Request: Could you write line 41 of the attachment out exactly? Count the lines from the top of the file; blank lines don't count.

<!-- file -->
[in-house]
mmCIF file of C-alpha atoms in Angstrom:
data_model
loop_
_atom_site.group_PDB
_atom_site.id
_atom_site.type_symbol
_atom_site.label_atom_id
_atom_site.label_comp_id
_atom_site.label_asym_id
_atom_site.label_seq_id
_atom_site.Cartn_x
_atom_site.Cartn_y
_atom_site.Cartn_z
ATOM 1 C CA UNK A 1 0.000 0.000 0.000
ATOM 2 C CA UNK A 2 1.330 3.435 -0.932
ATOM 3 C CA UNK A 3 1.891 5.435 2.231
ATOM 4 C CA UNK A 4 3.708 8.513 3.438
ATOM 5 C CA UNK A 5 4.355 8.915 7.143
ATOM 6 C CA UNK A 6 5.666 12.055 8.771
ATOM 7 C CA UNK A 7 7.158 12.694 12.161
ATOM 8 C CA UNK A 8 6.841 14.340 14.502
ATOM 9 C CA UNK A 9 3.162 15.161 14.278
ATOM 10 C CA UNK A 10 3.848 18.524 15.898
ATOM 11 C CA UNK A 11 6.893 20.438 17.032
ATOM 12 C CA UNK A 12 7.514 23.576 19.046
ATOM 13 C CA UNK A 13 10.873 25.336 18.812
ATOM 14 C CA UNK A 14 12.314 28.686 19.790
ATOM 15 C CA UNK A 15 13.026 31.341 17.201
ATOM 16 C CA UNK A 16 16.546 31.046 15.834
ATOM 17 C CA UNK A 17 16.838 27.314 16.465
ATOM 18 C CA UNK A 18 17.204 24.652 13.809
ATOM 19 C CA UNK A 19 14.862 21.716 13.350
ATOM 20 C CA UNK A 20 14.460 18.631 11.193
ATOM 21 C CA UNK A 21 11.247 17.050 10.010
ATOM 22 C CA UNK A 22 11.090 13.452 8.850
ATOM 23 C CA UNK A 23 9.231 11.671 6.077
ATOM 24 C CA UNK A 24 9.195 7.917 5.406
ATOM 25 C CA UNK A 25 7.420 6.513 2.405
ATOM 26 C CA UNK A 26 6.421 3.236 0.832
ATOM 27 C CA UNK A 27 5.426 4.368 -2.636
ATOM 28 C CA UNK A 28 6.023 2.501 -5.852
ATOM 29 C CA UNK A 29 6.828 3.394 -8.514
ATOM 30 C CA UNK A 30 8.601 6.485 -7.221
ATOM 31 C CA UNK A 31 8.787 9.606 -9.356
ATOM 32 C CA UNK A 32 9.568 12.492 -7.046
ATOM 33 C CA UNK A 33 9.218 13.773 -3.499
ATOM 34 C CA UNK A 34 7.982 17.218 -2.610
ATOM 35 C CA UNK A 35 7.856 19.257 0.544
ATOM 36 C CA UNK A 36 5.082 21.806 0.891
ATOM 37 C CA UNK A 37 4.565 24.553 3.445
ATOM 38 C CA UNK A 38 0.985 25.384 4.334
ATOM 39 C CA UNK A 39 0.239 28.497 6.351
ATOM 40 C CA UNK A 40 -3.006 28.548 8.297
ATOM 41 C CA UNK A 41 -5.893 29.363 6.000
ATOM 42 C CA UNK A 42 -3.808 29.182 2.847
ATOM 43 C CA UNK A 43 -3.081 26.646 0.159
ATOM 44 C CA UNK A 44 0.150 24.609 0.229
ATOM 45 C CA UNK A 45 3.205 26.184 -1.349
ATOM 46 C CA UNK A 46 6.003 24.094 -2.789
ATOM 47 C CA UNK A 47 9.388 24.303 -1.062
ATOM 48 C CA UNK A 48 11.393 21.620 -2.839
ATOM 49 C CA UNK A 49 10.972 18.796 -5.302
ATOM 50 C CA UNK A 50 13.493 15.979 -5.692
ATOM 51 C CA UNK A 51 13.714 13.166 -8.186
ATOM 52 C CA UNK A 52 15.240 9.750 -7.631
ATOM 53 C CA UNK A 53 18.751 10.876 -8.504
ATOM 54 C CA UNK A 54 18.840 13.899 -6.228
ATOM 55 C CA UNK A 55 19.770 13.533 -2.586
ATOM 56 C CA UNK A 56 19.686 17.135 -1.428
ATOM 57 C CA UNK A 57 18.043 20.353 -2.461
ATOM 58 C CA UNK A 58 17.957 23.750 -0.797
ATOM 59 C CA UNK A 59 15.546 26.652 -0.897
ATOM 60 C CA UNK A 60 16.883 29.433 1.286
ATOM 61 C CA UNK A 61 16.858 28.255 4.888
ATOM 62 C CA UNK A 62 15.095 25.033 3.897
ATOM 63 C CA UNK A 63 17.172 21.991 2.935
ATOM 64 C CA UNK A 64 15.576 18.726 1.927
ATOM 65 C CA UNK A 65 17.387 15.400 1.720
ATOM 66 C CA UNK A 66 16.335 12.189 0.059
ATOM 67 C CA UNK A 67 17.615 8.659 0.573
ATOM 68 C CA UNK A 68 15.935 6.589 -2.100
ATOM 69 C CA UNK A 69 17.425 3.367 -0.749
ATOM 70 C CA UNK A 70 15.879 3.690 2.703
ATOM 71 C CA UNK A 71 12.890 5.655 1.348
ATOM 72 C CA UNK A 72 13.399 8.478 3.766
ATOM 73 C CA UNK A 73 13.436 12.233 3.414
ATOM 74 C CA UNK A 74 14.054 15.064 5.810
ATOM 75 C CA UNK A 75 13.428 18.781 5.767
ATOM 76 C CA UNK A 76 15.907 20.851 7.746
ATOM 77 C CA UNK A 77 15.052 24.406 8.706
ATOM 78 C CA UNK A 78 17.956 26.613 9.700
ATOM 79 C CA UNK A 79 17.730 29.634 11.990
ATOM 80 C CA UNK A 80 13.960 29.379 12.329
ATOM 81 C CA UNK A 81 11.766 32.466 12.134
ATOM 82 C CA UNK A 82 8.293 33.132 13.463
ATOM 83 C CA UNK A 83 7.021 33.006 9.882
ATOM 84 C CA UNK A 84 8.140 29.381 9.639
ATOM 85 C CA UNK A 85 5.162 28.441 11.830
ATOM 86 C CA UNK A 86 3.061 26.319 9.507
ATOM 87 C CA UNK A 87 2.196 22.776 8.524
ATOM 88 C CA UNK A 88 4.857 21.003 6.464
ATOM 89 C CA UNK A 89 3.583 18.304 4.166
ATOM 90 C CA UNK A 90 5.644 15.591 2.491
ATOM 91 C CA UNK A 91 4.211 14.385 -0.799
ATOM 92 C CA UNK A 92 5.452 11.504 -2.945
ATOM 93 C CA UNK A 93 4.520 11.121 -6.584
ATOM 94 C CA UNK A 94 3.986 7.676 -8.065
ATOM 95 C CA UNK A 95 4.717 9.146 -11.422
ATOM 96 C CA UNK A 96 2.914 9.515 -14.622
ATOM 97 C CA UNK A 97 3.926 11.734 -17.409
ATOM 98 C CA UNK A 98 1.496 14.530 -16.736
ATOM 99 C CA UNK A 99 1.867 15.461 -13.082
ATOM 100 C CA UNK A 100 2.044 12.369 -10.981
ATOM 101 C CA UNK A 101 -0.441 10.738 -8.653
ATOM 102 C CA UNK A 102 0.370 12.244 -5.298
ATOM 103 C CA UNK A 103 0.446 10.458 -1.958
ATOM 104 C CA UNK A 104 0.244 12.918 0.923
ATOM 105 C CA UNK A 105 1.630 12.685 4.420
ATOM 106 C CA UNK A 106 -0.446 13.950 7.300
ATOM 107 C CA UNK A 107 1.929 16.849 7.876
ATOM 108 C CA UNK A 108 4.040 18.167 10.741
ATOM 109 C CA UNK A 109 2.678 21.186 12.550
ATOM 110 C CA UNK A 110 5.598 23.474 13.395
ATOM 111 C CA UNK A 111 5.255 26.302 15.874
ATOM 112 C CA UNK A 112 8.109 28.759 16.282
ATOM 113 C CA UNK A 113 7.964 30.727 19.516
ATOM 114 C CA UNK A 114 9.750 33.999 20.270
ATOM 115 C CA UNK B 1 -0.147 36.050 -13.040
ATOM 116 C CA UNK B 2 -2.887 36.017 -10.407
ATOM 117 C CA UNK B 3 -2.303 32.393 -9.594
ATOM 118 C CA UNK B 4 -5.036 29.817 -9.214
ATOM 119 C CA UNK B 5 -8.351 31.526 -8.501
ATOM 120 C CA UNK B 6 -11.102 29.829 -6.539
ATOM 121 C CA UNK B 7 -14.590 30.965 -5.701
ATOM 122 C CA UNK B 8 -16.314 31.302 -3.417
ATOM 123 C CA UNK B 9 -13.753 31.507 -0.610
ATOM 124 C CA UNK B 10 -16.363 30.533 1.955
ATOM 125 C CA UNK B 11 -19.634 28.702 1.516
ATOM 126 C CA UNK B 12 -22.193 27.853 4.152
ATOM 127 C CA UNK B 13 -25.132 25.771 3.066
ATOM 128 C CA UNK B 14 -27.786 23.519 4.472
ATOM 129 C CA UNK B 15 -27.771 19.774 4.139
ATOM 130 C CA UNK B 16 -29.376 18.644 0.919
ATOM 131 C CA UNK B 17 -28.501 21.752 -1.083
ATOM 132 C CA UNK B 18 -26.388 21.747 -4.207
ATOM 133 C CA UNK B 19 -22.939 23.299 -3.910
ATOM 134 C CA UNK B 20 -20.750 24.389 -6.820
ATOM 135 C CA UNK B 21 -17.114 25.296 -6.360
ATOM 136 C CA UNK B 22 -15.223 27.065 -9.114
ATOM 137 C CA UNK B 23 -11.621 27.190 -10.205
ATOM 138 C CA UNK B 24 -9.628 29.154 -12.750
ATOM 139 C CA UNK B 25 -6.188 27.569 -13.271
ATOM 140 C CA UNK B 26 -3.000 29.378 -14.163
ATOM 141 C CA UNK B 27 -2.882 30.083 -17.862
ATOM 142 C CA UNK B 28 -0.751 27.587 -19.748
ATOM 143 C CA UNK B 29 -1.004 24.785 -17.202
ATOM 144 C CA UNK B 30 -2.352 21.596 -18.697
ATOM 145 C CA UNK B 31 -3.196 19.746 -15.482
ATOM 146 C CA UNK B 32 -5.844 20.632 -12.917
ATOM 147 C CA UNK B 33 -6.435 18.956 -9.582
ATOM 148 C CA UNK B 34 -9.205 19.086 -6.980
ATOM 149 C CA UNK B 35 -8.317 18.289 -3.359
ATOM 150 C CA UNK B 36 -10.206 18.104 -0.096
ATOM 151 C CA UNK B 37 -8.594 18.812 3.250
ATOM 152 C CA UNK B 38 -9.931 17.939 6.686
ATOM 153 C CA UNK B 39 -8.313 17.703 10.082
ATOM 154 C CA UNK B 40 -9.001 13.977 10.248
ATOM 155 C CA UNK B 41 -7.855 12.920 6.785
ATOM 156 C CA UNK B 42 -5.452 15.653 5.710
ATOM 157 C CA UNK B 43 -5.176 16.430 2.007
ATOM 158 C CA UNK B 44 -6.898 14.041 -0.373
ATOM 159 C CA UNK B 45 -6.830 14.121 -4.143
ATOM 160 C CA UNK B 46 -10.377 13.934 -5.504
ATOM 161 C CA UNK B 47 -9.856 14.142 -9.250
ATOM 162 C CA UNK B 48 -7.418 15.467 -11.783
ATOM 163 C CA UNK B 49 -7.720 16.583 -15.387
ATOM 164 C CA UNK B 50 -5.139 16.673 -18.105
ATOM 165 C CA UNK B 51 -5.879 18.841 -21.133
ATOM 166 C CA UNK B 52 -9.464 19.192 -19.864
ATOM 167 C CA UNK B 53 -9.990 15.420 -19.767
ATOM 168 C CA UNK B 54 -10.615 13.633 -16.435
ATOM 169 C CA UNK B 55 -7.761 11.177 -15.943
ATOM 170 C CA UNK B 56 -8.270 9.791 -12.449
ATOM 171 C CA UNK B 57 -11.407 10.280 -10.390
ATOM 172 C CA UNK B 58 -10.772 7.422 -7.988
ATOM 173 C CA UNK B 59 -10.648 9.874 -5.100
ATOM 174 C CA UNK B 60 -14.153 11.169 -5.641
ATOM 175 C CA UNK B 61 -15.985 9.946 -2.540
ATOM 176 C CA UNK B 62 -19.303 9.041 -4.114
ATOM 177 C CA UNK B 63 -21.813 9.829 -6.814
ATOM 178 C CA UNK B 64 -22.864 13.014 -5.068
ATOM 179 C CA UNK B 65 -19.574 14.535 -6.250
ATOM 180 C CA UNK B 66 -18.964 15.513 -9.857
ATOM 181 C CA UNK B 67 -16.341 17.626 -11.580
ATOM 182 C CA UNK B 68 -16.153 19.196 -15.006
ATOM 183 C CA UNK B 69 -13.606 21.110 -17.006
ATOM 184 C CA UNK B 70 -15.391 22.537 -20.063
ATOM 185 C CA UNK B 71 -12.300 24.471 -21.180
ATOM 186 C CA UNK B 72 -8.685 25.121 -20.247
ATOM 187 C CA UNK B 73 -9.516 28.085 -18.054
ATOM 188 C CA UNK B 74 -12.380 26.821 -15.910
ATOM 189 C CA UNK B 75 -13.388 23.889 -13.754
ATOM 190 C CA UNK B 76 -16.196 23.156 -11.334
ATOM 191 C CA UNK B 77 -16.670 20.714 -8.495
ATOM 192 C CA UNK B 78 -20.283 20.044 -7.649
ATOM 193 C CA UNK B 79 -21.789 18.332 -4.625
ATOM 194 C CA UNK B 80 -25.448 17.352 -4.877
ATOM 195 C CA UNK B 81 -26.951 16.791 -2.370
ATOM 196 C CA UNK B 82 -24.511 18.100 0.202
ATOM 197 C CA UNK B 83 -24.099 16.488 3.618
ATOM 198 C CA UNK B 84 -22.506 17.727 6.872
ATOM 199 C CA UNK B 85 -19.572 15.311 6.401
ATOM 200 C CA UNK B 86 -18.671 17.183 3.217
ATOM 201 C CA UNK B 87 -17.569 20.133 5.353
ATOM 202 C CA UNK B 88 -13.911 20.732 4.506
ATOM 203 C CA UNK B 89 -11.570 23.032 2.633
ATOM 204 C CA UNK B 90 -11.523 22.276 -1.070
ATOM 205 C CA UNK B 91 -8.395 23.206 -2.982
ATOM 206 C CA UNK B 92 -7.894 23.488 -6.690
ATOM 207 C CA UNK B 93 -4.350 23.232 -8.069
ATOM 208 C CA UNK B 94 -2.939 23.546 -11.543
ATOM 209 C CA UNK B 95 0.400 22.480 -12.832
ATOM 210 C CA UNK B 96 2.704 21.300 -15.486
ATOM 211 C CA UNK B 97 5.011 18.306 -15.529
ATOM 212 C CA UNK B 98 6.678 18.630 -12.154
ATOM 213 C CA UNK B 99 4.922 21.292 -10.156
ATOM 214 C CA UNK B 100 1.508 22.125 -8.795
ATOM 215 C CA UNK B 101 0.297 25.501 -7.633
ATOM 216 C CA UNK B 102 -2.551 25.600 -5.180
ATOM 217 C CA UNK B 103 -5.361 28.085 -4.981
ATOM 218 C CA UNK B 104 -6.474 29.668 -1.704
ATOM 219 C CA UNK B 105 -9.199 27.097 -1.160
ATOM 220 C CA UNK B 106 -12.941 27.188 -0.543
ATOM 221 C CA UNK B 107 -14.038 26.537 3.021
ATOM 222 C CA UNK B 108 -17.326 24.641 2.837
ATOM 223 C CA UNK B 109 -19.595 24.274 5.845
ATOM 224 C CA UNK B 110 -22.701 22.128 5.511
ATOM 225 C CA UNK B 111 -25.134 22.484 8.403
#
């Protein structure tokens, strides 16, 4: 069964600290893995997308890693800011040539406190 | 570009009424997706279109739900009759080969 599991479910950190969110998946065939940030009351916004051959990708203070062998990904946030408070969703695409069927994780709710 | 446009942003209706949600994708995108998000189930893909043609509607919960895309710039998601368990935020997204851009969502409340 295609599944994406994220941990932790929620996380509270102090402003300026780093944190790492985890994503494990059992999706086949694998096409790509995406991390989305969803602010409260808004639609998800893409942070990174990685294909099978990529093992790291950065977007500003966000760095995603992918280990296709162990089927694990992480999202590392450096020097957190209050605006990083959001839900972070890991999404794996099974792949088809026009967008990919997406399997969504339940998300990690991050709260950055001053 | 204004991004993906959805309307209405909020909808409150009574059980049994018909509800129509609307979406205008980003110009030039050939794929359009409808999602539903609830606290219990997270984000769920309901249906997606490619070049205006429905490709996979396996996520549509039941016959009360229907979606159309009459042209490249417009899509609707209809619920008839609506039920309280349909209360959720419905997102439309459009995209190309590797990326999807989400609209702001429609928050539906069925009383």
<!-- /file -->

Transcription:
ATOM 27 C CA UNK A 27 5.426 4.368 -2.636